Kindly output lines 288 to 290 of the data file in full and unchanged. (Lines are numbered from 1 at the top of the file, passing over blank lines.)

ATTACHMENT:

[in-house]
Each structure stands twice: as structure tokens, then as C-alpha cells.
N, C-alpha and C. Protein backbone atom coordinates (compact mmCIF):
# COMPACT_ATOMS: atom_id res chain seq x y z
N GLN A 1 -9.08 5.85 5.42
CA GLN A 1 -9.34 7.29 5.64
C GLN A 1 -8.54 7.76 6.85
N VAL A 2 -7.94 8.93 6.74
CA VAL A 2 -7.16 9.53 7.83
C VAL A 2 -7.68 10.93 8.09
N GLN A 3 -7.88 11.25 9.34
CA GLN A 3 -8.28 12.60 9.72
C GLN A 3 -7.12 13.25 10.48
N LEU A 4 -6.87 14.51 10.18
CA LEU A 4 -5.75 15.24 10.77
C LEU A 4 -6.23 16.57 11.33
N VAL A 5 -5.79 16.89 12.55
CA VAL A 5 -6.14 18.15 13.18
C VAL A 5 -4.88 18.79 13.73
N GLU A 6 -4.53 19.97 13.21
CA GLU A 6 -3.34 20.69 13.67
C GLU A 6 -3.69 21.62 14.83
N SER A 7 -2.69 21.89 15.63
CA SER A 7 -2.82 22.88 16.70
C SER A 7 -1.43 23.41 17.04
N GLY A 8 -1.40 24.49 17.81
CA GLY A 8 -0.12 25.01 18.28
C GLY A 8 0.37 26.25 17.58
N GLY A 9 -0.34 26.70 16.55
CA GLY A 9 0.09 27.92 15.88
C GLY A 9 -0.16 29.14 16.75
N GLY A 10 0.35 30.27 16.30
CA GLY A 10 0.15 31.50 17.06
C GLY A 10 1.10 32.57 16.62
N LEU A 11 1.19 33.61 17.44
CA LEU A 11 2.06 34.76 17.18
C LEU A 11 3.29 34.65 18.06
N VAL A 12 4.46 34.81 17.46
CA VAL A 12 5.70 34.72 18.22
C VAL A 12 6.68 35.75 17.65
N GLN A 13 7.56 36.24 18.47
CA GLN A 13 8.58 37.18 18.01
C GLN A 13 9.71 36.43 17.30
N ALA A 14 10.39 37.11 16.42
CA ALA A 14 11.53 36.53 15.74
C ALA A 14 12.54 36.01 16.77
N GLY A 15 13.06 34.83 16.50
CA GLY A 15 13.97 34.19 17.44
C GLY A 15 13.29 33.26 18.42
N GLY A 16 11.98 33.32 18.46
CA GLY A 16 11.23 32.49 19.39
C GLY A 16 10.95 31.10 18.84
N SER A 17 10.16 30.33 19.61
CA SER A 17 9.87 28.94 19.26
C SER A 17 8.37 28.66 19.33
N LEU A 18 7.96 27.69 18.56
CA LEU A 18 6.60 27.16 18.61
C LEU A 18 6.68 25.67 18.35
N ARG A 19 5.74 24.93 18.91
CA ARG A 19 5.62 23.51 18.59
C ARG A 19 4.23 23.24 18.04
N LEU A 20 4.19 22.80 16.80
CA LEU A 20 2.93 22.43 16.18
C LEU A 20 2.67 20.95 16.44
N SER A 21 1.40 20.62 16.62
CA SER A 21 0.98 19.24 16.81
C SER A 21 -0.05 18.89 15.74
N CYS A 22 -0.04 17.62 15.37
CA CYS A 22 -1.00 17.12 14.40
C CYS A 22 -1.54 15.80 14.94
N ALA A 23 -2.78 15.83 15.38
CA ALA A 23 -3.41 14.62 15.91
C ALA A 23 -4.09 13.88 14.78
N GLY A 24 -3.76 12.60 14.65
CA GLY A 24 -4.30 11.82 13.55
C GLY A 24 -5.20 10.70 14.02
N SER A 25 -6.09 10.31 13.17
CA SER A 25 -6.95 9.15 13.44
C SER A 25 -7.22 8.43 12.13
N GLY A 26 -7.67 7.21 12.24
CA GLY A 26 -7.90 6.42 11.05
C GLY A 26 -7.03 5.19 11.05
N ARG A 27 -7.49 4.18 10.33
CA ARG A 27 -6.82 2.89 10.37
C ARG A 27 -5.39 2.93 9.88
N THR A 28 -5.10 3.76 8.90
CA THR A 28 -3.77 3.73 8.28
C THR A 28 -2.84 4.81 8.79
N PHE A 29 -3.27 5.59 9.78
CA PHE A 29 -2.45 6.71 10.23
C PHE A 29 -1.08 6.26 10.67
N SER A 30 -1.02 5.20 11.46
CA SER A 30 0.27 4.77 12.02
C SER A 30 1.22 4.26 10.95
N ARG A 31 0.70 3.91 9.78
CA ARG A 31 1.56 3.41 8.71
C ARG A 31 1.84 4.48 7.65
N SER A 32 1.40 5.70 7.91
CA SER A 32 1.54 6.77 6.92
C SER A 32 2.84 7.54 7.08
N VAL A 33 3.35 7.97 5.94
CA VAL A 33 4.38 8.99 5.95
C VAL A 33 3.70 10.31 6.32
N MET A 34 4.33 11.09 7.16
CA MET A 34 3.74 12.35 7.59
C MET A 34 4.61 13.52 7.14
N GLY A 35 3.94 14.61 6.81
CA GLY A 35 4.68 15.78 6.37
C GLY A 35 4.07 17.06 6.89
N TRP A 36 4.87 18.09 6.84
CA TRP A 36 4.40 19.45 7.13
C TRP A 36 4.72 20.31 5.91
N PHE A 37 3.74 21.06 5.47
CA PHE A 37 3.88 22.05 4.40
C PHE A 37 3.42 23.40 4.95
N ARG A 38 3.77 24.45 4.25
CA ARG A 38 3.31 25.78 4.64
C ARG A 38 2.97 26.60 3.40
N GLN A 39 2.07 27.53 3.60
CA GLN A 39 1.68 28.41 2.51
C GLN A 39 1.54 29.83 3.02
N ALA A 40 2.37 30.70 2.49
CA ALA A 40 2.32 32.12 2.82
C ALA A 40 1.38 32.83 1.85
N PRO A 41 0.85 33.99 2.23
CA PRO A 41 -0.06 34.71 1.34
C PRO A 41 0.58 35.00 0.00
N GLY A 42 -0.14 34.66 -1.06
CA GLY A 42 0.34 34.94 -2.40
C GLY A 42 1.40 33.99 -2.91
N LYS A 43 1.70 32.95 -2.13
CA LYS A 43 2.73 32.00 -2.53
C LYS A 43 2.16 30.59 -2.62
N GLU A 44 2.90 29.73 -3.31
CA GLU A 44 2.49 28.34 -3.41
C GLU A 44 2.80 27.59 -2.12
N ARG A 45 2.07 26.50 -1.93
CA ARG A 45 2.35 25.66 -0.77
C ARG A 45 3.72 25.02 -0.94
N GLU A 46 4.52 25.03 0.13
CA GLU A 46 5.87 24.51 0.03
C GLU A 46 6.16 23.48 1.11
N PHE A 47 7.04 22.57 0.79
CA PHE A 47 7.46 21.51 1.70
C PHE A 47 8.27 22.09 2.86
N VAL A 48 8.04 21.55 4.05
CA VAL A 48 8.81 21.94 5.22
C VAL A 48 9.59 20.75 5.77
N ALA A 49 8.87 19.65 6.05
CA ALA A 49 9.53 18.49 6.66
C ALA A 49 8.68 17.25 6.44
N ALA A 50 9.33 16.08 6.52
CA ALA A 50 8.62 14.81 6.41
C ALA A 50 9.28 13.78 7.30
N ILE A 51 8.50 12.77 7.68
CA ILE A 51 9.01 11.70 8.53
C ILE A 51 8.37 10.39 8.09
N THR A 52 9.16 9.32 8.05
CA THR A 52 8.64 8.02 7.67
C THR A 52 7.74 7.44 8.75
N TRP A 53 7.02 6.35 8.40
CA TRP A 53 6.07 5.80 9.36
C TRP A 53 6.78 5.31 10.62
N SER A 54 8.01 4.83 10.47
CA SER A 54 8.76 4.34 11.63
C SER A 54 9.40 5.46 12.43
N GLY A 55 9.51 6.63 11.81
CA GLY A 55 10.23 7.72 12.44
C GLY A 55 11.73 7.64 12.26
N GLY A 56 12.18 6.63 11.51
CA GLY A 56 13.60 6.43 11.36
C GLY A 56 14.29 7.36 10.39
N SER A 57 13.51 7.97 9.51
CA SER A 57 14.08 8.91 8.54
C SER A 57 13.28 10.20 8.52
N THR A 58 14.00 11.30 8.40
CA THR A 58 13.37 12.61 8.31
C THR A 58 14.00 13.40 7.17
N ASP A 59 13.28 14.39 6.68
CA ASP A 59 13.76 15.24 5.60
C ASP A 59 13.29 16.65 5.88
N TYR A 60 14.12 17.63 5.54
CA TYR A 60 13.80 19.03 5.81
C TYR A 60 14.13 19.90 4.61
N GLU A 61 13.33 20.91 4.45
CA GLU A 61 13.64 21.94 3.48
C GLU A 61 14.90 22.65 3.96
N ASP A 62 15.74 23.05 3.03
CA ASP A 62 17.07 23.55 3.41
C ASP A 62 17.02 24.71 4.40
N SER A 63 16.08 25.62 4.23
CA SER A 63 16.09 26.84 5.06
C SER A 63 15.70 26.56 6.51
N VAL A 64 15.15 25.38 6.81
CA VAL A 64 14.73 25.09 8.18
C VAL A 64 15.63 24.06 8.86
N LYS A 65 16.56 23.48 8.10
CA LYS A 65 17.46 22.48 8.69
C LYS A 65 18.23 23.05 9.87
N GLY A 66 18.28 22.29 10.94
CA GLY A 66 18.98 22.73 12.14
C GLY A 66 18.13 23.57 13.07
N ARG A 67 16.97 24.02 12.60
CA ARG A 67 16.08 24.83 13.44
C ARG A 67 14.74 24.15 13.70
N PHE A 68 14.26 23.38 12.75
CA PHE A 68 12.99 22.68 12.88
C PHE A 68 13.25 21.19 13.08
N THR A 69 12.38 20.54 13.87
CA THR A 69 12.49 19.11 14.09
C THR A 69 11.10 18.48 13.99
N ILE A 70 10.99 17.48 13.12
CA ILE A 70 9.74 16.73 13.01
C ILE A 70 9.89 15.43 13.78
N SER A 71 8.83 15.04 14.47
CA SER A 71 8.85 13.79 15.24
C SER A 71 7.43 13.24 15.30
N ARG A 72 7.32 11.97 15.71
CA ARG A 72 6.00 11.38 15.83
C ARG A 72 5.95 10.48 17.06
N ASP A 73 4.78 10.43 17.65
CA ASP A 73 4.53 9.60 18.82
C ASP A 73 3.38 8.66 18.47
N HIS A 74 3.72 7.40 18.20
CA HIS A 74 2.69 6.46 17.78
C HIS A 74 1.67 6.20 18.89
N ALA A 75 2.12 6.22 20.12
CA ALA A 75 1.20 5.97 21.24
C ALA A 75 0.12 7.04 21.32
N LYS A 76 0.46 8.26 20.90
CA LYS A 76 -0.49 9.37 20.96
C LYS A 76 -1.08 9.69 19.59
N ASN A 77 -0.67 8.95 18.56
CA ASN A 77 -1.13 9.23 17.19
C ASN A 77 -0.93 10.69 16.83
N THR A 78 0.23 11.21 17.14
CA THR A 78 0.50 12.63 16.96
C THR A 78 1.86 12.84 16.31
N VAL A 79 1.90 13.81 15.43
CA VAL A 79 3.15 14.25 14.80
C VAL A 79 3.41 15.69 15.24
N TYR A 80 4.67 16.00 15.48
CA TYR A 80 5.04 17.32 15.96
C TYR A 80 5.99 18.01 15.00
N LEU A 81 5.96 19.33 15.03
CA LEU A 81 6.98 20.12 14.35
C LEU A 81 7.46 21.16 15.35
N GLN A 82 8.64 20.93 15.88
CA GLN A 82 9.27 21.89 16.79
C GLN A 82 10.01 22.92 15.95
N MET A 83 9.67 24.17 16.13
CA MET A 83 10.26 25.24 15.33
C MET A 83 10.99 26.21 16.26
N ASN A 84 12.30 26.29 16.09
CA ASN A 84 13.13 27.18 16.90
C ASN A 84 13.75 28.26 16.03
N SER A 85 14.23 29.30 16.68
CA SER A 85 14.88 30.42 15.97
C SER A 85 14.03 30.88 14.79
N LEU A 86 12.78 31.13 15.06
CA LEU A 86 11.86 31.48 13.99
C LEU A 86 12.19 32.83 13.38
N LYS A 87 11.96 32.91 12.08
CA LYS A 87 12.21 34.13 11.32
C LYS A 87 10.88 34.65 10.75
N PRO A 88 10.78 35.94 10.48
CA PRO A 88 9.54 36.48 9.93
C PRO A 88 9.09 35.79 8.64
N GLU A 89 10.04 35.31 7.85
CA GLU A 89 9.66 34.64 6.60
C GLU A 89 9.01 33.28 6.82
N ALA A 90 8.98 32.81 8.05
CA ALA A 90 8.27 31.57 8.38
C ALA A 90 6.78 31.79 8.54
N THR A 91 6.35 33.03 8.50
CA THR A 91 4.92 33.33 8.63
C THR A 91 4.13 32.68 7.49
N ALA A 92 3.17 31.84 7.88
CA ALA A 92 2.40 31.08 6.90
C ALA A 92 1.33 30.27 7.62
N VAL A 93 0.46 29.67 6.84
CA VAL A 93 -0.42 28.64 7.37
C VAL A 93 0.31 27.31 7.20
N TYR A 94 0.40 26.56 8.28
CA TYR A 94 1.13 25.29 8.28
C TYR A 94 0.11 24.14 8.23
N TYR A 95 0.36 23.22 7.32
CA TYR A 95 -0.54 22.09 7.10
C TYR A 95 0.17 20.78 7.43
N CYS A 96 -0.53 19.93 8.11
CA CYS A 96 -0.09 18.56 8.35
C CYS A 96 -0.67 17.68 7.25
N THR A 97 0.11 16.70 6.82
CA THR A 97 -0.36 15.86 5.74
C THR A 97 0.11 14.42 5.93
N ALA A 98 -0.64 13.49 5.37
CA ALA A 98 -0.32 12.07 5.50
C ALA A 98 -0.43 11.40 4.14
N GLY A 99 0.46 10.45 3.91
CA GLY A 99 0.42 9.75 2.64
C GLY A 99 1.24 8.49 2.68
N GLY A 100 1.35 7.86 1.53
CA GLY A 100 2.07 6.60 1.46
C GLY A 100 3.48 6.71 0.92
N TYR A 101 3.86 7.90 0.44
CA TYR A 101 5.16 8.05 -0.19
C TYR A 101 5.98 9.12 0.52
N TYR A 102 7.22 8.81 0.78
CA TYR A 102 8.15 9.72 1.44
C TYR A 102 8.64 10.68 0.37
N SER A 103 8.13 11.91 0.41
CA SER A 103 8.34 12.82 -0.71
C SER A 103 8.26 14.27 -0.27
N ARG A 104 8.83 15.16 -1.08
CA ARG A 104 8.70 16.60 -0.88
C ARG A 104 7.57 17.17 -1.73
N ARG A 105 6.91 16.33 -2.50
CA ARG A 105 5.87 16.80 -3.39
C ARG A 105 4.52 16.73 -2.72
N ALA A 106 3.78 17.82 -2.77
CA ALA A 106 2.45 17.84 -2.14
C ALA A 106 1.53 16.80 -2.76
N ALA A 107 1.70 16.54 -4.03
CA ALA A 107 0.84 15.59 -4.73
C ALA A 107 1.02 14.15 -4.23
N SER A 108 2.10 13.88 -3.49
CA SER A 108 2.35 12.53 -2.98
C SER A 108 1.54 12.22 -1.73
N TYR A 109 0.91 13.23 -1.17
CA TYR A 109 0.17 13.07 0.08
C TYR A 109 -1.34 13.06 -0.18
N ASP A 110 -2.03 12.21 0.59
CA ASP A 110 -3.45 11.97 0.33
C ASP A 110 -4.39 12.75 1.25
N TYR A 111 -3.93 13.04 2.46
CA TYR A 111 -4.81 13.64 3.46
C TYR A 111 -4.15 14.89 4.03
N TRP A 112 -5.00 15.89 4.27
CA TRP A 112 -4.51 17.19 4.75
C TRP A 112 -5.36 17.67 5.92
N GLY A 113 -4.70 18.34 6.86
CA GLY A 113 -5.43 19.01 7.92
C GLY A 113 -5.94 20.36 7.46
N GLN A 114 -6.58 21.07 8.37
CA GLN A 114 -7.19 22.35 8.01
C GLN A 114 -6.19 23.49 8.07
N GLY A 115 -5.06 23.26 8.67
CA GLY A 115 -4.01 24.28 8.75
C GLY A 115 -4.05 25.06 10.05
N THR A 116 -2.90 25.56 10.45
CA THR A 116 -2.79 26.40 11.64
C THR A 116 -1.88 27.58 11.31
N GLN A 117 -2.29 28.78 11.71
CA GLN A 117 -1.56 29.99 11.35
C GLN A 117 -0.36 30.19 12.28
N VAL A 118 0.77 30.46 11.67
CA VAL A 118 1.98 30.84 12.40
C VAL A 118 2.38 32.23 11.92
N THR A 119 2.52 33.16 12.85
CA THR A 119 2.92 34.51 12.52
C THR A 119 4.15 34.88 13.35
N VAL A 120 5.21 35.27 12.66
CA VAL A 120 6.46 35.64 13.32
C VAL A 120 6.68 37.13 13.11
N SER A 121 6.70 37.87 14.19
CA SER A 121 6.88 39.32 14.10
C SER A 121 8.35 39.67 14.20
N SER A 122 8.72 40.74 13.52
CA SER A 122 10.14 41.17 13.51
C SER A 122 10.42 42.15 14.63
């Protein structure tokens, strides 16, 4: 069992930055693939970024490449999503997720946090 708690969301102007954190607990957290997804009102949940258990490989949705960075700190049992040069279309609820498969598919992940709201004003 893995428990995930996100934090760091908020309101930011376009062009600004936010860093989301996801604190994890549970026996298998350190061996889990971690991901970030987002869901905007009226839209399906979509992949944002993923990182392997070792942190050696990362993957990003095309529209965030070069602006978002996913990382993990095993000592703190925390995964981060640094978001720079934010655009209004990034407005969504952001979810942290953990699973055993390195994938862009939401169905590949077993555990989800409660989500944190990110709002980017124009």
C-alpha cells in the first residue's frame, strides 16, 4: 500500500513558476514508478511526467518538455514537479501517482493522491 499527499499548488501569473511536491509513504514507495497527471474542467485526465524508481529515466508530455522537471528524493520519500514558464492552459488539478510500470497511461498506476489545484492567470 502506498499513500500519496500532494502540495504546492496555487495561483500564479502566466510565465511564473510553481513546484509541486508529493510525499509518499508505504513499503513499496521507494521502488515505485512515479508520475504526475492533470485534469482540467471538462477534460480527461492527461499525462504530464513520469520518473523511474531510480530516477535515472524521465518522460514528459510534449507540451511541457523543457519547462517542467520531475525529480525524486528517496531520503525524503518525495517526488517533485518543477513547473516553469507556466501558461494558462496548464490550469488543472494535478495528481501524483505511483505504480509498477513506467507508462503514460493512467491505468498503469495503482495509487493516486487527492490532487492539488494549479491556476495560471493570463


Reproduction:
CA TYR A 95 -0.54 22.09 7.10
C TYR A 95 0.17 20.78 7.43
N CYS A 96 -0.53 19.93 8.11